Letter the the Editor: Shorten coyote season

Published in the Concord Monitor
Nov 18, 2018

The Eastern coyote, essentially a shy dog that is 9 percent wolf and looks like a medium-sized German shepherd, is an integral part of the ecosystem and beneficial to humans. These clever, intelligent omnivores help control small mammal populations and, as scavengers, help keep our communities clean of carrion. They eat animals that harbor Lyme disease. According to New Hampshire Fish and Game, “the great majority of them don’t prey on livestock” and “pose little risk to people.”

But some people need a dog to kick around. For this, they have the coyote, denigrating these canines for various dramatized reasons. And so these “nuisance varmints” are the only furbearers hunted year-round with no limit on how many can be taken. These dogs may be trapped, killed at night and lured with calling devices, and there are killing contests with prizes awarded. These dogs, who generally bond with a mate for years or for life, would be justified asking why we wanted so badly to break them.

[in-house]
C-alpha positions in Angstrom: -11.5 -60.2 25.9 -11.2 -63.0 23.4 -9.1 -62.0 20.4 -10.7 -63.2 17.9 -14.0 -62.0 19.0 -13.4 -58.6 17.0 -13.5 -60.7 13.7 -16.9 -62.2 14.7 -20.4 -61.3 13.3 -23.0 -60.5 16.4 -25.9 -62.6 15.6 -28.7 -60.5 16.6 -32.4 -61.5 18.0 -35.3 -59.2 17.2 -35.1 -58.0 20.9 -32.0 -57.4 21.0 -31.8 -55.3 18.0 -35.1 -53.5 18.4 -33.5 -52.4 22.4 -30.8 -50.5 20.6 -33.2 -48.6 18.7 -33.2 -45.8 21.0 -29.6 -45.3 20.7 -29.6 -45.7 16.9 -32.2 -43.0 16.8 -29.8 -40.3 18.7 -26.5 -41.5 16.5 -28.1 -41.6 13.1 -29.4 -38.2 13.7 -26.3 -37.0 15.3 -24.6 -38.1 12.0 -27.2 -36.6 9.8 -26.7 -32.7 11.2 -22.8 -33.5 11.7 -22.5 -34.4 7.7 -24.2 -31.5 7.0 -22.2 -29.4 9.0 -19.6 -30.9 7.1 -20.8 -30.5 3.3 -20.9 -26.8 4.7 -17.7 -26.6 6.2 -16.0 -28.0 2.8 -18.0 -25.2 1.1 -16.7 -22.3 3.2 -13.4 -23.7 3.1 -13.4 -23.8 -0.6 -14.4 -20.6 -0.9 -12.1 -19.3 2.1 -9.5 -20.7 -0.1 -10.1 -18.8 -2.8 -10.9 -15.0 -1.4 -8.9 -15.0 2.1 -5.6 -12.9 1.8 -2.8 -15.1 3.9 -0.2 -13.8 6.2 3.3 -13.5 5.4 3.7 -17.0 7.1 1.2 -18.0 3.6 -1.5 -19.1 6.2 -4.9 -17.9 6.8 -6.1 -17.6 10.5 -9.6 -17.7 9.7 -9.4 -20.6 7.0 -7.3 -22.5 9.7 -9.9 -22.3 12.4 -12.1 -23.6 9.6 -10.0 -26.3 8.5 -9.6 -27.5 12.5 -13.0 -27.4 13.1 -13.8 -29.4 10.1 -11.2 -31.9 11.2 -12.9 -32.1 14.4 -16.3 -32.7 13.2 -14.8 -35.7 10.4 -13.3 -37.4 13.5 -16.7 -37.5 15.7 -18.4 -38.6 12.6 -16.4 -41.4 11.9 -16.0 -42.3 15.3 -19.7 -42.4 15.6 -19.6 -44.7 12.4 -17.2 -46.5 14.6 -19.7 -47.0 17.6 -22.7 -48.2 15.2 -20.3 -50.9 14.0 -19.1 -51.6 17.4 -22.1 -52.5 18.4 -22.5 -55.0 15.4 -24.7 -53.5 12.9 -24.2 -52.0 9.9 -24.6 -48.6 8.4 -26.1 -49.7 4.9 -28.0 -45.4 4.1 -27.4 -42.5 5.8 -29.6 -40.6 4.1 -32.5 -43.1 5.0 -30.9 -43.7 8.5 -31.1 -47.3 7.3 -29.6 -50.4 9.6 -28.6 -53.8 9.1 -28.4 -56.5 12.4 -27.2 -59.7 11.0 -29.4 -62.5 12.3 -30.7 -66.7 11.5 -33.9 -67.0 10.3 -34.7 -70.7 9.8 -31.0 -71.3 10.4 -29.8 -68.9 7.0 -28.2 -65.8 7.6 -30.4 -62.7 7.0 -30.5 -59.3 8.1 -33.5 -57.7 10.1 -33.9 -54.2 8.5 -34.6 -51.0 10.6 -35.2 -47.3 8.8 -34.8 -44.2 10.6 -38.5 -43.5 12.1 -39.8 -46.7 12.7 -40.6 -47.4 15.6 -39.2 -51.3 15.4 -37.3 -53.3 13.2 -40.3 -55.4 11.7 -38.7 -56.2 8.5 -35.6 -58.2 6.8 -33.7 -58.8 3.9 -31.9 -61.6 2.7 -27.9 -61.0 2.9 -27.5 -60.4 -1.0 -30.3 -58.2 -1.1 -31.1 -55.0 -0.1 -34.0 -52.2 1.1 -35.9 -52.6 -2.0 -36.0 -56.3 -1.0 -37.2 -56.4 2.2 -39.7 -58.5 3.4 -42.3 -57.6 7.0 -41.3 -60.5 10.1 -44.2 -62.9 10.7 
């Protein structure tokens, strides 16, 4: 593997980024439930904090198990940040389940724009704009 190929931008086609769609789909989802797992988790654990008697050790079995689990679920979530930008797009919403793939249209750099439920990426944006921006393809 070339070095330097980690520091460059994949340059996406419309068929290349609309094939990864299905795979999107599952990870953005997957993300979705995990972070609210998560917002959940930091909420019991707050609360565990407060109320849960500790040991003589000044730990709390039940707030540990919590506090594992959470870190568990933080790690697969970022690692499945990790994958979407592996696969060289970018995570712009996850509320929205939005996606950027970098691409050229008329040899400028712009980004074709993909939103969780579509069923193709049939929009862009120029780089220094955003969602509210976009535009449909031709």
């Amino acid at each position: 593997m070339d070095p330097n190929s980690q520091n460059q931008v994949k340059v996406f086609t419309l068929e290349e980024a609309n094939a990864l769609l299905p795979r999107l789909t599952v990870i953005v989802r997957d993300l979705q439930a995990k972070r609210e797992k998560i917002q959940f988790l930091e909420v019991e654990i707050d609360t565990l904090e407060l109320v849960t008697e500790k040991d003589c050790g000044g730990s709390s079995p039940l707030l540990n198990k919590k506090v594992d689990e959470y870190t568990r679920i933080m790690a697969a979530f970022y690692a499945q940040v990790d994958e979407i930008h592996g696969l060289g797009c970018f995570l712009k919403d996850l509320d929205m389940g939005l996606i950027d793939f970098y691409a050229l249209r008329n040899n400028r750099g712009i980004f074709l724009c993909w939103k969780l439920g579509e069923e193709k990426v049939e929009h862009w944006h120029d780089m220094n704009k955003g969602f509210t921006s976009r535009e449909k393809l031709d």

But besides diminishing the benefits of having coyotes around, are the man’s strategies actually facilitating more interspecies conflicts? For example, it seems counterproductive to disrupt coyote families during April to October when young pups are taught to avoid humans and their property. If you kill a parent, training falls short and pups may be more inclined to become nuisances.

Temporary nurse wages skyrocket, leaving nursing homes and hospitals scrambling to staff facilities
Fish and Game’s own biologist recommended closing the season from April to July. Can we at least give them a break for these few months?

(The writer is a board member of the N.H. Animal Rights League.)

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